• Open Access

Pregnancy intention in an urban Australian antenatal population



Objective: To determine the prevalence of unintended pregnancy in women presenting for antenatal care to a large metropolitan hospital in Sydney, Australia, and to investigate health behaviours and demographic factors associated with unintended pregnancy.

Methods: From October 2010 to April 2011, a self-administered questionnaire covering pregnancy intention, contraceptive use and demographic information was given to 1,554 women. A total of 1,218 women (78.4%) completed all questions in the validated pregnancy intention instrument.

Results: Two-thirds of pregnancies (67.6%) were clearly intended, 30.0% were ambivalent and more than 2% experienced an unplanned pregnancy. Those more likely to experience an unintended pregnancy were women under 25 years old (OR 1.86, 95% CI 1.10–3.14), unmarried women (OR 6.08, 95% CI 3.40–10.87) and women of Asian background (OR: 2.45, 95% CI 1.76–3.42). More than one-third of women (34.6%) did not take any health actions such as stopping smoking before pregnancy.

Conclusions: Unintended pregnancies in this population were associated with young age, being unmarried and being of Asian background. This study confirms the idea that many women do not take health actions before pregnancy.

Implications: Experts believe that an effective strategy to address unintended pregnancy is to improve access to long-acting reversible contraceptives, which do not require daily compliance.

Of all pregnancies destined to end in birth, about one-third are unintended.1,2 Unintended pregnancies are a significant public health issue because of the associated financial and social costs, including costs to the health and welfare systems. An unintended pregnancy is one that is either unwanted (not wanted at all) or mistimed (not wanted at this time) and has been used in this study to encompass both ambivalent and unplanned pregnancies according to the pregnancy intention scale developed and reported previously in the UK.1 It should be emphasised that an unintended pregnancy does not necessarily equate to an unwanted child. An intended pregnancy is both desired and occurring at the correct time.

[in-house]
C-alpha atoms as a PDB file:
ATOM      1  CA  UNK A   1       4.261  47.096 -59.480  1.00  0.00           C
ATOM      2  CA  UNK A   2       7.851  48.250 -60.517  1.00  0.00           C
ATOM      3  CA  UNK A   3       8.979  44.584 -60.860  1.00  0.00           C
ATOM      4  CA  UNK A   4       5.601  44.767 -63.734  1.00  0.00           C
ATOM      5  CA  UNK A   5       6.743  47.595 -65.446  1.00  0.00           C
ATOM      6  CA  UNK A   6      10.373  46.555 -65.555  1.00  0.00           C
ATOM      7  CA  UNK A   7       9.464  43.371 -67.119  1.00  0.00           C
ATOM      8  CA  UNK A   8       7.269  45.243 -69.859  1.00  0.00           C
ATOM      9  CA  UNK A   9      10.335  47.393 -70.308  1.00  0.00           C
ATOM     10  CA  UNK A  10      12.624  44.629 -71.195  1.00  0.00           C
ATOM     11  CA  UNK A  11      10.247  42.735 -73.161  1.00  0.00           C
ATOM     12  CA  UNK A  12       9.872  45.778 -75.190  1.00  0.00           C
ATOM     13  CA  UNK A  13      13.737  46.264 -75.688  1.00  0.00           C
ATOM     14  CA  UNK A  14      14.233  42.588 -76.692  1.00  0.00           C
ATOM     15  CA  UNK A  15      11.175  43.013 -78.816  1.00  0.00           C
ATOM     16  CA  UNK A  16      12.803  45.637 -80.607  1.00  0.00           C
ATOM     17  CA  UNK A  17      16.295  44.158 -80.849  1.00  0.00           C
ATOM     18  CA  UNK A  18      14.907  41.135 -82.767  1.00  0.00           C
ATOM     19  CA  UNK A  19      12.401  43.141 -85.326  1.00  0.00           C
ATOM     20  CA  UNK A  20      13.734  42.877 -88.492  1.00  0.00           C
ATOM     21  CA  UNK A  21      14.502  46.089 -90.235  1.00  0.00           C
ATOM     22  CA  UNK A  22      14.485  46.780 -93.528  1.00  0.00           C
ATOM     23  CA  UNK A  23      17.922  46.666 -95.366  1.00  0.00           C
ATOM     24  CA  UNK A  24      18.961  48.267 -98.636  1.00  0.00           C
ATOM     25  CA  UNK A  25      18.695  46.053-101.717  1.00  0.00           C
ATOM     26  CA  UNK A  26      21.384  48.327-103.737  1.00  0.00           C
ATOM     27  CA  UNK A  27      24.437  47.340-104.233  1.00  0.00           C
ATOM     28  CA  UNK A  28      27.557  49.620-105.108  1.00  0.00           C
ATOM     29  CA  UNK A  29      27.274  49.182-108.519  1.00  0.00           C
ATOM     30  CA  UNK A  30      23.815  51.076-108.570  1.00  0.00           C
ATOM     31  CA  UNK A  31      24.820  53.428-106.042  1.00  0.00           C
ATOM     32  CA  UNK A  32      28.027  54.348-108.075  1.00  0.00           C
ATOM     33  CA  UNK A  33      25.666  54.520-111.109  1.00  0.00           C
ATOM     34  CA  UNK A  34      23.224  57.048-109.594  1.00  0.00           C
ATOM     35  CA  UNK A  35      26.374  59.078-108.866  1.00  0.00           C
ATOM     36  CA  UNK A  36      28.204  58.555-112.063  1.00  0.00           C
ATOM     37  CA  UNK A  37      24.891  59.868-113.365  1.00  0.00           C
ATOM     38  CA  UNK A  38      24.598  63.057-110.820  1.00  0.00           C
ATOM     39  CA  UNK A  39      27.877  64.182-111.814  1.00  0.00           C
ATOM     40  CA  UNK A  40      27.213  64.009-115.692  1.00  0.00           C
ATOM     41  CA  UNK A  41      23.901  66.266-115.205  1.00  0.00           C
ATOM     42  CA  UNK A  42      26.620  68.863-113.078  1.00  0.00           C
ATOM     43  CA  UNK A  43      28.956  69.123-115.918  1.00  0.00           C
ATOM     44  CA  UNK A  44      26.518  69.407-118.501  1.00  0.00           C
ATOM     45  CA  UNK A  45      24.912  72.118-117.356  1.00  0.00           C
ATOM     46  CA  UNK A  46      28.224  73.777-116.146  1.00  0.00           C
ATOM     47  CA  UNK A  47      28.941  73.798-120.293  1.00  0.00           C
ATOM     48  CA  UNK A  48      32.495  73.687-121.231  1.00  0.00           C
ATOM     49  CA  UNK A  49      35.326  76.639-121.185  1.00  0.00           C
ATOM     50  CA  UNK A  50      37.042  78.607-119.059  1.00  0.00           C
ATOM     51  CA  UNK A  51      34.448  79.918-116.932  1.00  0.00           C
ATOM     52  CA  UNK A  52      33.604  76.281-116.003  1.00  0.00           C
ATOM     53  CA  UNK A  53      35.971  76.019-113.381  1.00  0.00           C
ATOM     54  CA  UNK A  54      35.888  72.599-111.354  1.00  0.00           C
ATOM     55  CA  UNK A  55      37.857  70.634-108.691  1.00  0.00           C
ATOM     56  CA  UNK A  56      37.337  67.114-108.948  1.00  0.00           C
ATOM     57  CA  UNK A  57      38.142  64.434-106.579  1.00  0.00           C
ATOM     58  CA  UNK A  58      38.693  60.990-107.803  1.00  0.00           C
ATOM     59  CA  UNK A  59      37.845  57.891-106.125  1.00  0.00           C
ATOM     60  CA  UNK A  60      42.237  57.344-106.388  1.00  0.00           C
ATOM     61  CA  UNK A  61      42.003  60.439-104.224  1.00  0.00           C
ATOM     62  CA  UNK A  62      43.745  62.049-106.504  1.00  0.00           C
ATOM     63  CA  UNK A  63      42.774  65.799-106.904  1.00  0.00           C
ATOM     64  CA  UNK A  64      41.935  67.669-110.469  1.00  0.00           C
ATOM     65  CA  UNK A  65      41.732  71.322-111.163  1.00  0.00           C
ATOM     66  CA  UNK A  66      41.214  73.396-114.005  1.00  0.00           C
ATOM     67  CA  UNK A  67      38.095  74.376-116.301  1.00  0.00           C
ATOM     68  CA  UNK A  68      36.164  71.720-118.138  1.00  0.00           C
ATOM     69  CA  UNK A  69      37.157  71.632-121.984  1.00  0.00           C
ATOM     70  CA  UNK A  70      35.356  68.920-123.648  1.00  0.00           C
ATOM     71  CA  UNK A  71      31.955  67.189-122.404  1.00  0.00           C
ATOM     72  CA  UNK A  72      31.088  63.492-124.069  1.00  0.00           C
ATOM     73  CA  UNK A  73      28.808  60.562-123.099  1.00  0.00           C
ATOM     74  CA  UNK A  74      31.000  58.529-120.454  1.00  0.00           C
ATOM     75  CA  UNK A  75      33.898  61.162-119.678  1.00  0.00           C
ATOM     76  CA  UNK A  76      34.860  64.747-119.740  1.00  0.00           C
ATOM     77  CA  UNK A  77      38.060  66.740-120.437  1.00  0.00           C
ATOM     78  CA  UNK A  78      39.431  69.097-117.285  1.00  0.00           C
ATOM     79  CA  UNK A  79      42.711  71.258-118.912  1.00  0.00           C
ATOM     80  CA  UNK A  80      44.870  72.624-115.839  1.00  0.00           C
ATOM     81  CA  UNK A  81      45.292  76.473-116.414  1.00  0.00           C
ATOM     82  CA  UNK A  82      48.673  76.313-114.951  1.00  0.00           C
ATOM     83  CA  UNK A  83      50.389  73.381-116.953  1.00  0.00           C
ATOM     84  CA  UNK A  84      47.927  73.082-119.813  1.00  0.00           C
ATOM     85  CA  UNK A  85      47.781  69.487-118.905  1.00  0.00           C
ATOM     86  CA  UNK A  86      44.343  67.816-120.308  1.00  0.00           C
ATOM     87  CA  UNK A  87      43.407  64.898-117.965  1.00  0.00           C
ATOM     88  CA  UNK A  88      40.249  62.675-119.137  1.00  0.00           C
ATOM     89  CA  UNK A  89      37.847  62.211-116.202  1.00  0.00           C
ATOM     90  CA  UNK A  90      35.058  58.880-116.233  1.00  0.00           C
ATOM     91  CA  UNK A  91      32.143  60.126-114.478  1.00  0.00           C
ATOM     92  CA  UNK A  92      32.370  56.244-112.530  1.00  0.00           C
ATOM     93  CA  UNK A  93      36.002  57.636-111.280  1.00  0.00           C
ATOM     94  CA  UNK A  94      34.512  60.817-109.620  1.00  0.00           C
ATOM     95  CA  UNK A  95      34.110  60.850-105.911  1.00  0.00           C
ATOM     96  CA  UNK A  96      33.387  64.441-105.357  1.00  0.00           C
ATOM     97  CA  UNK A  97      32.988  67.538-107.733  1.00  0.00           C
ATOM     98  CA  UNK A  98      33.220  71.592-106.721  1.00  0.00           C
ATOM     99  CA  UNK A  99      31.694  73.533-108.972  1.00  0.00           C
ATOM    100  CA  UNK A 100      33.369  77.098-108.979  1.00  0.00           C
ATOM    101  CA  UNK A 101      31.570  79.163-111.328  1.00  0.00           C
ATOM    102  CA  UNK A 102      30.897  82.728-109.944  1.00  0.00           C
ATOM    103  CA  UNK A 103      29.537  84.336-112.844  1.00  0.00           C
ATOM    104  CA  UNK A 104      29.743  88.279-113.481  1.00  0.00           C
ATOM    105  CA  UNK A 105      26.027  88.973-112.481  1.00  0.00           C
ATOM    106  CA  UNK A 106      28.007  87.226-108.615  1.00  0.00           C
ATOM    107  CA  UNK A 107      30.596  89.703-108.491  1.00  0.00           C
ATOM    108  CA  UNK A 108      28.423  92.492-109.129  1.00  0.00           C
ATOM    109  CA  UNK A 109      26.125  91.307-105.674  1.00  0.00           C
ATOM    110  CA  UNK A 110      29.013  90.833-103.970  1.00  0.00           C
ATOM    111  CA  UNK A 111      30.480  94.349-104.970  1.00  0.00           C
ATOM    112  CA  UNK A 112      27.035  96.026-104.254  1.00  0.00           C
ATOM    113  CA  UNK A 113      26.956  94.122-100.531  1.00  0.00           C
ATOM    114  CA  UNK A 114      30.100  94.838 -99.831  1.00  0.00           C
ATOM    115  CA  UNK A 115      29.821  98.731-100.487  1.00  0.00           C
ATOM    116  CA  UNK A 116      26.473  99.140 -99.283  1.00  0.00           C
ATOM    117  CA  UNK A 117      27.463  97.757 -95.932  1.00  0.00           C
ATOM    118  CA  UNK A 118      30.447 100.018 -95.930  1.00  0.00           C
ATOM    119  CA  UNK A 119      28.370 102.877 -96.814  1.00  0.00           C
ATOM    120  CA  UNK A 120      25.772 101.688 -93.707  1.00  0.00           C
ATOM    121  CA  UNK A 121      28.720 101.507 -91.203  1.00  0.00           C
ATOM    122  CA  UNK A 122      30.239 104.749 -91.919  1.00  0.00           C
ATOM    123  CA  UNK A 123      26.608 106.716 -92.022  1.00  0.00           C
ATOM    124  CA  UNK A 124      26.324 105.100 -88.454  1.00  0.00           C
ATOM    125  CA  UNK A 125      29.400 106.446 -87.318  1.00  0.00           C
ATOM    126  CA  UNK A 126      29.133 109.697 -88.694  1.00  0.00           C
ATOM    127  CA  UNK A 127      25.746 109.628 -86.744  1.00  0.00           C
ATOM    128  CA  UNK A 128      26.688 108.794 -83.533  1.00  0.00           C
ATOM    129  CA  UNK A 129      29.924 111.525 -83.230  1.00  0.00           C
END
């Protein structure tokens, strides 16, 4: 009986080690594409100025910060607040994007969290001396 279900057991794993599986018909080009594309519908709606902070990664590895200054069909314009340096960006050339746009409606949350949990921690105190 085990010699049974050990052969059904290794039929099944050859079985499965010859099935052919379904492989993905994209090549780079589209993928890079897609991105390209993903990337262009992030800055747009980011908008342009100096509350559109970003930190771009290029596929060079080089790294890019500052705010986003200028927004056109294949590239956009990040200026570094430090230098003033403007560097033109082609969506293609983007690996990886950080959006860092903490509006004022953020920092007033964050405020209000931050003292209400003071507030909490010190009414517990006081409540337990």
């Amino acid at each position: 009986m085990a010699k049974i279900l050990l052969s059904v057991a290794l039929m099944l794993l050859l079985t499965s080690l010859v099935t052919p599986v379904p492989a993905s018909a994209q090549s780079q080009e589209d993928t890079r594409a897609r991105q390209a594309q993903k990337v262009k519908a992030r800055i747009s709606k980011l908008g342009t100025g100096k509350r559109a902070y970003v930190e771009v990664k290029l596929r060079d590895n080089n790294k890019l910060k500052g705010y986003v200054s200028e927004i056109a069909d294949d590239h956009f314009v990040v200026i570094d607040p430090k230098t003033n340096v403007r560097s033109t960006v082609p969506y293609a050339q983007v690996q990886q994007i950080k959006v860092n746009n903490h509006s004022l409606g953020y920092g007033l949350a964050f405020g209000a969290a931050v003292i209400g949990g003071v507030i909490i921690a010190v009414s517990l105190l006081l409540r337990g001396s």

According to a US study, taxpayers spend US$9.6–12.6 billion a year on unintended pregnancy (including abortion, unintended fetal losses and antenatal care, births and infant medical care).3 This is a conservative estimate, as it does not account for non-medical benefits received by parents, the numerous benefits received beyond infancy by children of unintended pregnancies, or the increased likelihood of poverty and welfare requirements of these children.3

Apart from societal costs, unintended pregnancy often affects the lives of individuals with implications for educational attainment and workforce participation.4 This is particularly so for teenage mothers who are less likely to graduate from high school and attend post-secondary schooling, compared to women having their first child at 30 or older.5 Unintended pregnancies are also potentially associated with maternal health behaviours that can increase risks for the developing fetus, such as poor glycaemic control in women with diabetes and excessive alcohol intake.6 While some women have a healthy lifestyle prior to conception, with a diet high in folate and minimal alcohol consumption that does not require change, for some women there is a public health benefit to folic acid supplementation that has been repeatedly demonstrated in population studies.7

There have been a number of attempts to measure pregnancy intention. A six-item pregnancy intention instrument was devised and validated in the UK (Table 1)8 and has been used to determine the prevalence of unintended pregnancy in women attending antenatal care and abortion clinics in Scotland.1,9